The most common diagnostic tool for Autism in young children is called the ADOS (Autism Diagnostic Observation Tool), a play based assessment that is completed by a clinician with the child present. This assessment can be given to a child as early as toddlerhood. There are four different modules that can be administered to young children. Clinicians determine the correct module to use based on the skill level of the child. The ADOS assessment, along with the Diagnostic and Statistical Manual of Mental Disorders (DSM-5) results will determine if a child meets the criteria that pertains to autism spectrum disorder.
The Diagnostic and Statistical Manual of Mental Disorders (DSM-5) is a completed diagnostic tool completed by the American Psychiatric Association that encompasses different psychiatric diagnostic criteria. The diagnostic criteria for Autism in the DSM-5 is described in this article.
“A. Persistent deficits in social communication and social interaction across multiple contexts, as manifested by the following, currently or by history.
B. Restricted, repetitive patterns of behavior, interests, or activities, as manifested by at least two of the following, currently or by history.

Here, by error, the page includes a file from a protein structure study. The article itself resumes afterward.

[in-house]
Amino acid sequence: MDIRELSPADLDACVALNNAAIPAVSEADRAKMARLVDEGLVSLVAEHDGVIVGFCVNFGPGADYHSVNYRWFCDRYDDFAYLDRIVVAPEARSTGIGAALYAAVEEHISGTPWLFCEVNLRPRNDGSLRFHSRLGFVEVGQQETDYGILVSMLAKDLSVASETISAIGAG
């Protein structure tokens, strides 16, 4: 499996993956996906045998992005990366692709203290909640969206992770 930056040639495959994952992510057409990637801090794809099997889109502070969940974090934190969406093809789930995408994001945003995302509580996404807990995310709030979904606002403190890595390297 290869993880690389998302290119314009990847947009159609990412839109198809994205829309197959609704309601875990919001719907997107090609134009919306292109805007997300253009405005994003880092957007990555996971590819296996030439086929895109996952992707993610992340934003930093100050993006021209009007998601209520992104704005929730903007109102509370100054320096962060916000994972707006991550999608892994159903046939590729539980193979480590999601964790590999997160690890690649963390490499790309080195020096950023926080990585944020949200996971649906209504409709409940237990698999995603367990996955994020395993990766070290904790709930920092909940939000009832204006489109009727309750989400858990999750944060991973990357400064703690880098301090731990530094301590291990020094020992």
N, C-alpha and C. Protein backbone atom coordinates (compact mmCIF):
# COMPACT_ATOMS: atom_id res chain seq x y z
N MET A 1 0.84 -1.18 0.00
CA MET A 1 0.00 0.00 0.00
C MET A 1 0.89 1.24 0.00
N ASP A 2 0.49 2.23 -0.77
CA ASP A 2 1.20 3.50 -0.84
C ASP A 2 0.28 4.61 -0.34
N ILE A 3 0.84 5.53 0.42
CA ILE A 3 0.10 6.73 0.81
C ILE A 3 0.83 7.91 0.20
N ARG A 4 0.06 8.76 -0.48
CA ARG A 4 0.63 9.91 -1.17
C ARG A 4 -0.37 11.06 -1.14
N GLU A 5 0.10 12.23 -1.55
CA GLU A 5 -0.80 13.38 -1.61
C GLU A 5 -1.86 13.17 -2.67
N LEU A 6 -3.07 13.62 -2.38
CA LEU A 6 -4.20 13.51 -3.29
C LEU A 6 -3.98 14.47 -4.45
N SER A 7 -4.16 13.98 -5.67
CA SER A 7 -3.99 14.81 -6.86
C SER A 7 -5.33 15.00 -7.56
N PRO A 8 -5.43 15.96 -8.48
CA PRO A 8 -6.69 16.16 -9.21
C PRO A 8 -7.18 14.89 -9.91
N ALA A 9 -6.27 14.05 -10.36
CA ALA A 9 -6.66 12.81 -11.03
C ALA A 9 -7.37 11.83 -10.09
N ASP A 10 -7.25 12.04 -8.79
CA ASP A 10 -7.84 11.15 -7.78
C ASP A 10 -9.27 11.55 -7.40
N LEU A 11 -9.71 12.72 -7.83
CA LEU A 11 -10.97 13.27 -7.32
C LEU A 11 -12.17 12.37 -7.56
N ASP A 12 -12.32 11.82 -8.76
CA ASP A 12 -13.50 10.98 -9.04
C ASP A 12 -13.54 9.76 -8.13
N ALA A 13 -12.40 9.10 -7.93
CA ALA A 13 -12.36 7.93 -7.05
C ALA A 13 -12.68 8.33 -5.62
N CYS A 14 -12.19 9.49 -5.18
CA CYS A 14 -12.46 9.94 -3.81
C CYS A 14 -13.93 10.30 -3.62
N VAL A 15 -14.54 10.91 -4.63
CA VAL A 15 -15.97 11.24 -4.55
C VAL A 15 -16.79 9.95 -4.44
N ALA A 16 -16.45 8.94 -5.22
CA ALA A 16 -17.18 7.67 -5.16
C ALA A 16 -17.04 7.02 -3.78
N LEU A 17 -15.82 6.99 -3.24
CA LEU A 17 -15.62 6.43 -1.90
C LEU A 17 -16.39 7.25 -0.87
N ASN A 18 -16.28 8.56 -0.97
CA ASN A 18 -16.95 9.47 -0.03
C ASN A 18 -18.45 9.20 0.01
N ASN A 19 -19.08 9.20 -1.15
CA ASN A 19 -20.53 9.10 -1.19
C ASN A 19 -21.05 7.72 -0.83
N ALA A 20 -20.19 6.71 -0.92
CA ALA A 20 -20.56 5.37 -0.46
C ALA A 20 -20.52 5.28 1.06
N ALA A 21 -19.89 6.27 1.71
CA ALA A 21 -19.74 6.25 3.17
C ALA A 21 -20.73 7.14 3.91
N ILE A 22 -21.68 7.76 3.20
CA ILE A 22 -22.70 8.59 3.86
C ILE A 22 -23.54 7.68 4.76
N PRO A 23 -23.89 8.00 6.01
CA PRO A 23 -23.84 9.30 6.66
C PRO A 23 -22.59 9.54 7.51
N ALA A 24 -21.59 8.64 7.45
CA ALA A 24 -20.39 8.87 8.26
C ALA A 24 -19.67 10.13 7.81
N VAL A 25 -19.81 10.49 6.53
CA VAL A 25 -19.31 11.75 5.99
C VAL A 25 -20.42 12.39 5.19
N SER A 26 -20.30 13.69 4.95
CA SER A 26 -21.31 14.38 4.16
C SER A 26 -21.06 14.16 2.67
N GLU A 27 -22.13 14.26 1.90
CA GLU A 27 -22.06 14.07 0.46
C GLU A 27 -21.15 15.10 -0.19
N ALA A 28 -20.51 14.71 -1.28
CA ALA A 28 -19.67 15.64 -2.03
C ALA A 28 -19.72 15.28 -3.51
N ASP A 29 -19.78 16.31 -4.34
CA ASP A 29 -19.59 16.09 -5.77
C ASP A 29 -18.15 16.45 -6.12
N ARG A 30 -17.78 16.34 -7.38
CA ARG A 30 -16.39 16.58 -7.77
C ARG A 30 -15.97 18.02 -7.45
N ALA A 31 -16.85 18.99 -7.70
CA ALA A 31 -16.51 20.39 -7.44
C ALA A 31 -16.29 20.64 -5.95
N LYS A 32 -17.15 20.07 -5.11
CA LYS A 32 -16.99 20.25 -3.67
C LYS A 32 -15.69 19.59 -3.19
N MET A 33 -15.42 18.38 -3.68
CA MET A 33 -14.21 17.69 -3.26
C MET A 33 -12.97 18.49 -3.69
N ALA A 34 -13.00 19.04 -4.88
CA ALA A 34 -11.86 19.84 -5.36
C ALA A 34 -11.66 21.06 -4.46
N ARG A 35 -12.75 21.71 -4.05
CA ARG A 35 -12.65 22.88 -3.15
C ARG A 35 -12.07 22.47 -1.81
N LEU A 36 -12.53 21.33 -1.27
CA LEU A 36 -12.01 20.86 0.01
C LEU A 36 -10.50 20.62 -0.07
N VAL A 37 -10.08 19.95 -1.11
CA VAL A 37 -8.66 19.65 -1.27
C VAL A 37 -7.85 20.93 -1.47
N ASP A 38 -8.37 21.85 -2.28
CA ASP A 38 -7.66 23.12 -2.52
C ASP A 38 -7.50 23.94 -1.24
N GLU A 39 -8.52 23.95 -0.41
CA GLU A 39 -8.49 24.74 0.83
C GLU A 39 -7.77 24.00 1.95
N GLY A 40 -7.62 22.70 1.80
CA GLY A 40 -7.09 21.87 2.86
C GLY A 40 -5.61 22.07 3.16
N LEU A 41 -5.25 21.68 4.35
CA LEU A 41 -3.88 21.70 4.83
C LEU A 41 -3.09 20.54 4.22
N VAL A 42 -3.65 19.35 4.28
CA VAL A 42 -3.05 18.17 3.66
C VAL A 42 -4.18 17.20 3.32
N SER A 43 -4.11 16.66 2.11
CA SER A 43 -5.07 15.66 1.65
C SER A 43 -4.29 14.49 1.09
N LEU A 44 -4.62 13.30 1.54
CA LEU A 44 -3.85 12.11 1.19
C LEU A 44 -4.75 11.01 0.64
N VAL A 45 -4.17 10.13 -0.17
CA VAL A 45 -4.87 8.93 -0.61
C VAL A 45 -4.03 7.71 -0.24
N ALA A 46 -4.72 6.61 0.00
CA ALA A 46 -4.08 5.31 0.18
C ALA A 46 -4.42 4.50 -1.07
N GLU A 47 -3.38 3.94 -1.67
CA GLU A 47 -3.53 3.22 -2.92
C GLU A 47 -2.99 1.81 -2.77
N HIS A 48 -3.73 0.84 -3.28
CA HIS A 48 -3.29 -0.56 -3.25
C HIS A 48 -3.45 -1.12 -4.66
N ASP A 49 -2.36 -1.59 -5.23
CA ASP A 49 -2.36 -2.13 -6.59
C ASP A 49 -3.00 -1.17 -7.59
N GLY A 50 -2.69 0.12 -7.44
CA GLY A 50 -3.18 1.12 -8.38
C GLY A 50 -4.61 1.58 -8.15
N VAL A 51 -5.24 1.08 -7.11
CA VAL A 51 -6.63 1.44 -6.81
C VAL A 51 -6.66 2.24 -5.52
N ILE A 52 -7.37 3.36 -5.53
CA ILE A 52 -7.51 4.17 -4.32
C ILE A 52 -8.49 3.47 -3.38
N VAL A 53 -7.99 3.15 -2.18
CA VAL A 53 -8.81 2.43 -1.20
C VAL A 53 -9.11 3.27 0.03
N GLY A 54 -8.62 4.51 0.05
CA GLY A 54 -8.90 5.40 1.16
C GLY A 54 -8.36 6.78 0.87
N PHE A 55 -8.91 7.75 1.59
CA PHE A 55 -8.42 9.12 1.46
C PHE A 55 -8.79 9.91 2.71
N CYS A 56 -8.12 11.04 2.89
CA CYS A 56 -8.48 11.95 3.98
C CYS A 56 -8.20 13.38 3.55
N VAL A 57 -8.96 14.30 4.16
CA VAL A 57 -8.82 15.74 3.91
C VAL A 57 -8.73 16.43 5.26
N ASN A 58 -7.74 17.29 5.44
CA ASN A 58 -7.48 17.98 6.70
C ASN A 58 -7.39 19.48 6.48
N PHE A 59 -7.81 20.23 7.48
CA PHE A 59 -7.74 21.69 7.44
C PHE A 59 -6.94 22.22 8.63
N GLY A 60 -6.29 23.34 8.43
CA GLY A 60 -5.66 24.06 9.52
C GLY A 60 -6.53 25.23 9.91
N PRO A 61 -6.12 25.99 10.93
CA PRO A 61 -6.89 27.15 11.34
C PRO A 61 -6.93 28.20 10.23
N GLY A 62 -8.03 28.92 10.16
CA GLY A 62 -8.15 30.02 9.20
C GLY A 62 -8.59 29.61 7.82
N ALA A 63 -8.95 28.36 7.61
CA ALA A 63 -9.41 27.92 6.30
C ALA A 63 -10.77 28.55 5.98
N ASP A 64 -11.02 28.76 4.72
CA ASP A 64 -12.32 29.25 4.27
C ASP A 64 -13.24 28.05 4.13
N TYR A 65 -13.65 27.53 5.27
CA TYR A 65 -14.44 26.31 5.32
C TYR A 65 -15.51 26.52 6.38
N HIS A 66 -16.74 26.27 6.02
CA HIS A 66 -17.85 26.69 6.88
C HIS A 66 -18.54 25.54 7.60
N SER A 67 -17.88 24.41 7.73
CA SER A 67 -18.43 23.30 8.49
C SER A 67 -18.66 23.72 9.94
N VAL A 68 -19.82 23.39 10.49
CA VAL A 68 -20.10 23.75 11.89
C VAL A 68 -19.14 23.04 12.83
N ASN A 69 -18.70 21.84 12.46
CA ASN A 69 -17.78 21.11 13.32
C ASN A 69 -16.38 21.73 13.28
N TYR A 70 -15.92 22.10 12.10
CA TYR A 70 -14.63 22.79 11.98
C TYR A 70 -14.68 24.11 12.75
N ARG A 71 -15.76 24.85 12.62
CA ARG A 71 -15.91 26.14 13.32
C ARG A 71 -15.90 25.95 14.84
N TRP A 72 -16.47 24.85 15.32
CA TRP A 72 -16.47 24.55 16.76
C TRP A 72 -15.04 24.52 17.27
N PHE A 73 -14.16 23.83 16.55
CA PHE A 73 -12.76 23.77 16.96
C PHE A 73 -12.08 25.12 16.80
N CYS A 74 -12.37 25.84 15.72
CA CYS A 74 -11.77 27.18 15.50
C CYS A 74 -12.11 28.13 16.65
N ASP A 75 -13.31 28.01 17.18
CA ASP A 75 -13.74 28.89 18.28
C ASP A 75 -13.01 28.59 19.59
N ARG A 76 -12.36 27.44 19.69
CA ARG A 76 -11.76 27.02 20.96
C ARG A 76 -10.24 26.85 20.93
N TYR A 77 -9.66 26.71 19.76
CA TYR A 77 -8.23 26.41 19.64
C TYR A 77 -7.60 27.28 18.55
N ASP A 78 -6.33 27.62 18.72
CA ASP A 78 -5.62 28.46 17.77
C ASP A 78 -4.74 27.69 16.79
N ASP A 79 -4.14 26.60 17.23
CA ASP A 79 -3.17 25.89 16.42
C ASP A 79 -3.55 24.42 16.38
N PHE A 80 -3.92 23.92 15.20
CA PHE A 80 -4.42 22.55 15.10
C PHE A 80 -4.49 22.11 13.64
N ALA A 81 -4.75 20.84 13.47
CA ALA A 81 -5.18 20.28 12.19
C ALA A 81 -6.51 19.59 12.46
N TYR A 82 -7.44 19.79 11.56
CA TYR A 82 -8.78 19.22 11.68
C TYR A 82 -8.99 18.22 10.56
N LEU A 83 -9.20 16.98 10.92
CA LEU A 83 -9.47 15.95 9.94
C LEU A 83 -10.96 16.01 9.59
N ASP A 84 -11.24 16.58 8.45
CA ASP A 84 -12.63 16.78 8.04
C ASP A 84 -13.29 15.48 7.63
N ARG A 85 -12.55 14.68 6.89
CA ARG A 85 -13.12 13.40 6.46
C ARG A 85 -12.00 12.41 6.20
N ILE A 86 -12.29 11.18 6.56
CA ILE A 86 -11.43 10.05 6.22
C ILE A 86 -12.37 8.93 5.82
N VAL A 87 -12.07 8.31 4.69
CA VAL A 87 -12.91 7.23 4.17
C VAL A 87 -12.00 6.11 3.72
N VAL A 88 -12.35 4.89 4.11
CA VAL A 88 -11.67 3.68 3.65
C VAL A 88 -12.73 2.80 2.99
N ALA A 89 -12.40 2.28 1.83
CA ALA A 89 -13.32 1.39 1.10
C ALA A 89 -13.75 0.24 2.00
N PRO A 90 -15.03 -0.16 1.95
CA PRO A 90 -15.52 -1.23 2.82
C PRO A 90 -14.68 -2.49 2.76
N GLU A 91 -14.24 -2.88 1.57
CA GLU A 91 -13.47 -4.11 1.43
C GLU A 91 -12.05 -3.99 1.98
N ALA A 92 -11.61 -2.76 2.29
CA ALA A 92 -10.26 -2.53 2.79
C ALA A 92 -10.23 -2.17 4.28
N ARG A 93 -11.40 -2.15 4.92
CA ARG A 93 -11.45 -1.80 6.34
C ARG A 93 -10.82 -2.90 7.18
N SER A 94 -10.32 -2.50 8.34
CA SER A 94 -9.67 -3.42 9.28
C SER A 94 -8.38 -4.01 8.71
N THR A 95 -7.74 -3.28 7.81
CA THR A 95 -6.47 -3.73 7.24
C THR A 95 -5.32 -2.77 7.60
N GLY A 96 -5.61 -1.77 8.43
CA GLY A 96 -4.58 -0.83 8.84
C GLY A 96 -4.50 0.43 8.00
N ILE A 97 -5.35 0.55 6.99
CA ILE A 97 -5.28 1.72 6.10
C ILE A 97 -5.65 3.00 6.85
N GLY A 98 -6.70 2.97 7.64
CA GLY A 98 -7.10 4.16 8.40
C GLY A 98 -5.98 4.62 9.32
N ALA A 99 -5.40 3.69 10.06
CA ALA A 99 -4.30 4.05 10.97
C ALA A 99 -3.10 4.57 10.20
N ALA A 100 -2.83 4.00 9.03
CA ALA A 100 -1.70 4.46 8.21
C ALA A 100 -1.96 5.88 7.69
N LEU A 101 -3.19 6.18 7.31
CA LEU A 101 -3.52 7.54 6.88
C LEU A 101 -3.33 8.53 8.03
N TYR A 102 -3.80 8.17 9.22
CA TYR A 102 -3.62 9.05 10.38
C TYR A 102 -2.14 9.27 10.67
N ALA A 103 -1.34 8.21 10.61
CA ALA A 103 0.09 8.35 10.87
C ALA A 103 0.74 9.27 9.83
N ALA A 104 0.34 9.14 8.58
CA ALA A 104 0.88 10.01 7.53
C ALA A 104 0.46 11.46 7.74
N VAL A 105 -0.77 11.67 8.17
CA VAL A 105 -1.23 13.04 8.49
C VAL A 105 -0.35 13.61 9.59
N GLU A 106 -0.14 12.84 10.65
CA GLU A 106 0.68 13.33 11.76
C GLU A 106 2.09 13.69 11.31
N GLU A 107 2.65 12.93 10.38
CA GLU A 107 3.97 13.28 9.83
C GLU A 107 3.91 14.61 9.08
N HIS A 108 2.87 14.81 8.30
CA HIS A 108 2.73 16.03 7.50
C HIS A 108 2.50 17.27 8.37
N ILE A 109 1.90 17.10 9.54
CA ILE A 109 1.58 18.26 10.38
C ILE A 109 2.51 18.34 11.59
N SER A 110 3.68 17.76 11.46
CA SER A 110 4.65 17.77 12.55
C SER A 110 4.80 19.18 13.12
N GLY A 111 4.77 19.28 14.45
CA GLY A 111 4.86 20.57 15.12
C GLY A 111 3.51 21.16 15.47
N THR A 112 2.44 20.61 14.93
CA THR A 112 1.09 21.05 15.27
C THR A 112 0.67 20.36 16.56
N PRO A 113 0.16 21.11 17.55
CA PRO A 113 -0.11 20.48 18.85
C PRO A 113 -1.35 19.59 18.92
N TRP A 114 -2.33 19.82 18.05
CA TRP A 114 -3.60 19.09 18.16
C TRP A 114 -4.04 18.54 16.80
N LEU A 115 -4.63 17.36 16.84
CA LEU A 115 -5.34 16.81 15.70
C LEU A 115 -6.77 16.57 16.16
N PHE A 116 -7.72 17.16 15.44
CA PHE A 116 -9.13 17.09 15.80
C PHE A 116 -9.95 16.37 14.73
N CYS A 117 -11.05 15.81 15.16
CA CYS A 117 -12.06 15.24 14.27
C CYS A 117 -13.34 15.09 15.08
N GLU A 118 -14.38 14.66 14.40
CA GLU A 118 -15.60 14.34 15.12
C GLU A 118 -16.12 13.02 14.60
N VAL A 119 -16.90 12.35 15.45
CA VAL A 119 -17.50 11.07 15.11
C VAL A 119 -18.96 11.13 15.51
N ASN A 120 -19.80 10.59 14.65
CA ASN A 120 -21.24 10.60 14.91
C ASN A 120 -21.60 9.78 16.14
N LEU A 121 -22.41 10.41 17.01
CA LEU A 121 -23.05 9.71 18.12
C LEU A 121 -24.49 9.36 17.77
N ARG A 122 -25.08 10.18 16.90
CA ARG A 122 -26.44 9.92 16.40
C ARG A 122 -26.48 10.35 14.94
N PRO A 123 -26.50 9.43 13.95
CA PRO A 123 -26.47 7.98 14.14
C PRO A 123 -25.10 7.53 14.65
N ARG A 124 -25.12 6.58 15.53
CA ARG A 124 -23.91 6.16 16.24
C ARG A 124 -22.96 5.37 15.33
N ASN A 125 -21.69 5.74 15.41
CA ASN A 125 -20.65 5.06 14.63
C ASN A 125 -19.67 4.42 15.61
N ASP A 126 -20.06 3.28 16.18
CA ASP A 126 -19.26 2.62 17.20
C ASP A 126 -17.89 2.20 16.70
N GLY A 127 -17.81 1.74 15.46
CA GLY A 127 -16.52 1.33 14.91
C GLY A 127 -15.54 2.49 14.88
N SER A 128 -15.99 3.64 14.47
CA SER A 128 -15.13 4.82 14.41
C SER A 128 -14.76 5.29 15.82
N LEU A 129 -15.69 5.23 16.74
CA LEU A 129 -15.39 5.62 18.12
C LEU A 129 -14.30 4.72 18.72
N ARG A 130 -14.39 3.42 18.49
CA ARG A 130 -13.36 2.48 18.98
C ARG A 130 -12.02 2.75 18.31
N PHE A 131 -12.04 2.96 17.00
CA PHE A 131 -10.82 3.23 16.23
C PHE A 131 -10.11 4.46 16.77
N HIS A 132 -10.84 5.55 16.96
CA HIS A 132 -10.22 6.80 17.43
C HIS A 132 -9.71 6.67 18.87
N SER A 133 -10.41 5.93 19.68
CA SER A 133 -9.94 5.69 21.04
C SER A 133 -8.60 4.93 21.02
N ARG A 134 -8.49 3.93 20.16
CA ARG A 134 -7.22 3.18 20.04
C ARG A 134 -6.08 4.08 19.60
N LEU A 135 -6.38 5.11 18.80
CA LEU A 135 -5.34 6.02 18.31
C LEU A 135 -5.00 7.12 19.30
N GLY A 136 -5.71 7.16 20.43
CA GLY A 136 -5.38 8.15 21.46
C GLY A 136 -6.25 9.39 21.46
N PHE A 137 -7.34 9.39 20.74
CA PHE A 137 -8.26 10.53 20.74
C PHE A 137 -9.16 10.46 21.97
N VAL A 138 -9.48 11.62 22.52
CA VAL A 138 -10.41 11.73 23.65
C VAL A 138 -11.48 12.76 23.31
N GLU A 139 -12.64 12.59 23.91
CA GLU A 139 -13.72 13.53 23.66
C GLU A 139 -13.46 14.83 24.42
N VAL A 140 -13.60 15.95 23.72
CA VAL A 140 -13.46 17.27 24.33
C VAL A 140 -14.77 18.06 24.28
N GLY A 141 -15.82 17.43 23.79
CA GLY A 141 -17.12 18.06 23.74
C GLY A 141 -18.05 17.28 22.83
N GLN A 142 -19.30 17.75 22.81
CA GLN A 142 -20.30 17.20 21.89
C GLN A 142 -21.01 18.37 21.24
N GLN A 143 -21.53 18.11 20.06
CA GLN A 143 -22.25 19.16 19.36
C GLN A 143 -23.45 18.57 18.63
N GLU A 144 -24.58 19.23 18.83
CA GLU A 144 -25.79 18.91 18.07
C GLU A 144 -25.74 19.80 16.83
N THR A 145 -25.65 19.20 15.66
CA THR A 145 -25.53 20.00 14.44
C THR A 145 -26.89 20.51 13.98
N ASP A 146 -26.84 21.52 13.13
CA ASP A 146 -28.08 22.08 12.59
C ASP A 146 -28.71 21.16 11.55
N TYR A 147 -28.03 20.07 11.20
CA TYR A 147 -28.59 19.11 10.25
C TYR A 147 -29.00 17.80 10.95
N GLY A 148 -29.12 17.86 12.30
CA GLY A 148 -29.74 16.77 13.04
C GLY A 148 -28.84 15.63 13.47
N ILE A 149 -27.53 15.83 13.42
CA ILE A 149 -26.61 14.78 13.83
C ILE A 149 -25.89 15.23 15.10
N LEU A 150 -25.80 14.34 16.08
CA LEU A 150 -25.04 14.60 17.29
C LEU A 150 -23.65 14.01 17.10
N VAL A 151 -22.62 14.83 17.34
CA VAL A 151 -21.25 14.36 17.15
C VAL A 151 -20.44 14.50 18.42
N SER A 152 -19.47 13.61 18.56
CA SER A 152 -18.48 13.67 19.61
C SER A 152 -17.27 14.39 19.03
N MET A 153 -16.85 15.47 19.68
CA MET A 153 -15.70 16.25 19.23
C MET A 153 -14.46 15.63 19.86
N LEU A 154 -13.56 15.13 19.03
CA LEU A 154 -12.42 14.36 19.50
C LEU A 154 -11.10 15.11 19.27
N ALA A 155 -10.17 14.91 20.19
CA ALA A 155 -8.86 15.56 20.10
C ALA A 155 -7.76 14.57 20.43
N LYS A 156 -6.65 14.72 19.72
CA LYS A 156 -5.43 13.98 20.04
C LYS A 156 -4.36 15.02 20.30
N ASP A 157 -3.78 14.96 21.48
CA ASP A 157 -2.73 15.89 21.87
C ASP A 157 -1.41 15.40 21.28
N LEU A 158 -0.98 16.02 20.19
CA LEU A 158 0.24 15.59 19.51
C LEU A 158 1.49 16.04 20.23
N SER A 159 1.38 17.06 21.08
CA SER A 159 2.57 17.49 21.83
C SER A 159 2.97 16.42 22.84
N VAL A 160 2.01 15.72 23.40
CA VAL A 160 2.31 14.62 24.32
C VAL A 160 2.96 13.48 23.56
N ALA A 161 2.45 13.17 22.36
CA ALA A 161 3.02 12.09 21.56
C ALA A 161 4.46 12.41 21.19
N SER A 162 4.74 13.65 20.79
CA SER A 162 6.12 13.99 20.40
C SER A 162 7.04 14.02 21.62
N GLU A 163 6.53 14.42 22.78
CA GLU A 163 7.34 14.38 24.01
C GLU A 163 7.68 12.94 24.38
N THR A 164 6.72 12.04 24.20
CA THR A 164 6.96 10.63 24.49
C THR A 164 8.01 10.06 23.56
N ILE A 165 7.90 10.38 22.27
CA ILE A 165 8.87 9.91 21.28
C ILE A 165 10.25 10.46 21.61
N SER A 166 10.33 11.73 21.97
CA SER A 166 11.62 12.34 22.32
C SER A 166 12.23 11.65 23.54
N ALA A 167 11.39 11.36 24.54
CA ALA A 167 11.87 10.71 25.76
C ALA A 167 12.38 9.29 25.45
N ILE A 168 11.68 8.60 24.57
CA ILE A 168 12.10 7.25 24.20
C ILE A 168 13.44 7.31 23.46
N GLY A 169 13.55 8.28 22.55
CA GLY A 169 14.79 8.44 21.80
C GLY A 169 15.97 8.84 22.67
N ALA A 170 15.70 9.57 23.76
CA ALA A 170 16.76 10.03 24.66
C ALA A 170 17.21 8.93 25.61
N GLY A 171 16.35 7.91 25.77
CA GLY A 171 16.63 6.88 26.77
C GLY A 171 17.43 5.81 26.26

C. Symptoms must be present in the early developmental period (but may not become fully manifest until social demands exceed limited capacities or may be masked by learned strategies in later life).
D. Symptoms cause clinically significant impairment in social, occupational, or other important areas of current functioning.
E. These disturbances are not better explained by intellectual disability (intellectual developmental disorder) or global developmental delay. Intellectual disability and autism spectrum disorder frequently co-occur; to make comorbid diagnoses of autism spectrum disorder and intellectual disability, social communication should be below that expected for general developmental level.”
Interventions for children with a diagnosis of ASD:
- Early Intervention Services
The Early Intervention Program is a federally funded program that supports children in all areas of development, including language, cognition, motor skills, social skills and adaptive development.
The services available for children under the age of three are directly associated with every child’s individual needs. These could include feeding therapy, nutritional supports, speech and language therapy, occupational therapy, physical therapy, behavioral therapy, social language groups and more!